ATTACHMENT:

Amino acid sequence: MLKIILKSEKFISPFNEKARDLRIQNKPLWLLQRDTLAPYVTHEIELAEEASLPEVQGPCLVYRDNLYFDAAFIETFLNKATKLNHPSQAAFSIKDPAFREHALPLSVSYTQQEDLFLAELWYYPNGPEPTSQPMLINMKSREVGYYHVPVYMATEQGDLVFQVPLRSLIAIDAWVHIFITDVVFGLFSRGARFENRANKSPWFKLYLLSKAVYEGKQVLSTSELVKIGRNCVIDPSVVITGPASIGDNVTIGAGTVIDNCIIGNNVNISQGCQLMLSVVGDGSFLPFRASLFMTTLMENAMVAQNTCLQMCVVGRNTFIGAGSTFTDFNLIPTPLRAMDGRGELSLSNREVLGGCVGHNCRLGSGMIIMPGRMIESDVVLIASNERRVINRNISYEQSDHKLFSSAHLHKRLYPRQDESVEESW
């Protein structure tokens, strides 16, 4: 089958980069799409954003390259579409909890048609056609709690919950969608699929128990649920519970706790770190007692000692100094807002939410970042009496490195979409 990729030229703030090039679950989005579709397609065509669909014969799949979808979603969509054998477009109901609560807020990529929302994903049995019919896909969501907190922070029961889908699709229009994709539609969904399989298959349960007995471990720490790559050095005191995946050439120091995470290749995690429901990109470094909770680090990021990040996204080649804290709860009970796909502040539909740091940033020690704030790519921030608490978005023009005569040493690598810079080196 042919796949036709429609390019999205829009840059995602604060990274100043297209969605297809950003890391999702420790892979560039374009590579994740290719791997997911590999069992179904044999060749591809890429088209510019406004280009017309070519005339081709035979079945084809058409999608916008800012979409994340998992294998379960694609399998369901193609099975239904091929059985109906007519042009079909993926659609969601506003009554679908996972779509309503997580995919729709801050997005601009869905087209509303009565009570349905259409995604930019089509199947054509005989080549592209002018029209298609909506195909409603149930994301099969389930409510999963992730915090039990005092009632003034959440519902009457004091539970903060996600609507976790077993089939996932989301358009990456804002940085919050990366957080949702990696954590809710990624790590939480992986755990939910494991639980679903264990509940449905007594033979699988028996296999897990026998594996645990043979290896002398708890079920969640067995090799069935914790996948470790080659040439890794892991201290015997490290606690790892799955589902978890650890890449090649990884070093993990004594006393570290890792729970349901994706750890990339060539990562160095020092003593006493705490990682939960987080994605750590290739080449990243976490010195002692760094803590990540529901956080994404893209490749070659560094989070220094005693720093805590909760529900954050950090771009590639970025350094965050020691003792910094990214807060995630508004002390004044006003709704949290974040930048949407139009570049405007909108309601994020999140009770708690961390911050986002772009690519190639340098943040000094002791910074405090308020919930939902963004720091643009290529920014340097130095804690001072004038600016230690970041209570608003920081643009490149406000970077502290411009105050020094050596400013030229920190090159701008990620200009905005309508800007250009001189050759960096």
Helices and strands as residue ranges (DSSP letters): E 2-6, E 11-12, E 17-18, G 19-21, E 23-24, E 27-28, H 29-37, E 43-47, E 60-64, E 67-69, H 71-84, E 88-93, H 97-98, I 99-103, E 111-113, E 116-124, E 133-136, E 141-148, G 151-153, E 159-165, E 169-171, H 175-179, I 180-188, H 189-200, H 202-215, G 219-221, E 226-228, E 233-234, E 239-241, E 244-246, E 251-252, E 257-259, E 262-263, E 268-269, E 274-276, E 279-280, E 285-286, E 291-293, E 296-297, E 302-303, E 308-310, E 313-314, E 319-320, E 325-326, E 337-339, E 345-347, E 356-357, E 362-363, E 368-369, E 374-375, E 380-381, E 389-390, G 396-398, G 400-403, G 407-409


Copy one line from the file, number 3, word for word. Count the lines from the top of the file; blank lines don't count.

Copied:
Helices and strands as residue ranges (DSSP letters): E 2-6, E 11-12, E 17-18, G 19-21, E 23-24, E 27-28, H 29-37, E 43-47, E 60-64, E 67-69, H 71-84, E 88-93, H 97-98, I 99-103, E 111-113, E 116-124, E 133-136, E 141-148, G 151-153, E 159-165, E 169-171, H 175-179, I 180-188, H 189-200, H 202-215, G 219-221, E 226-228, E 233-234, E 239-241, E 244-246, E 251-252, E 257-259, E 262-263, E 268-269, E 274-276, E 279-280, E 285-286, E 291-293, E 296-297, E 302-303, E 308-310, E 313-314, E 319-320, E 325-326, E 337-339, E 345-347, E 356-357, E 362-363, E 368-369, E 374-375, E 380-381, E 389-390, G 396-398, G 400-403, G 407-409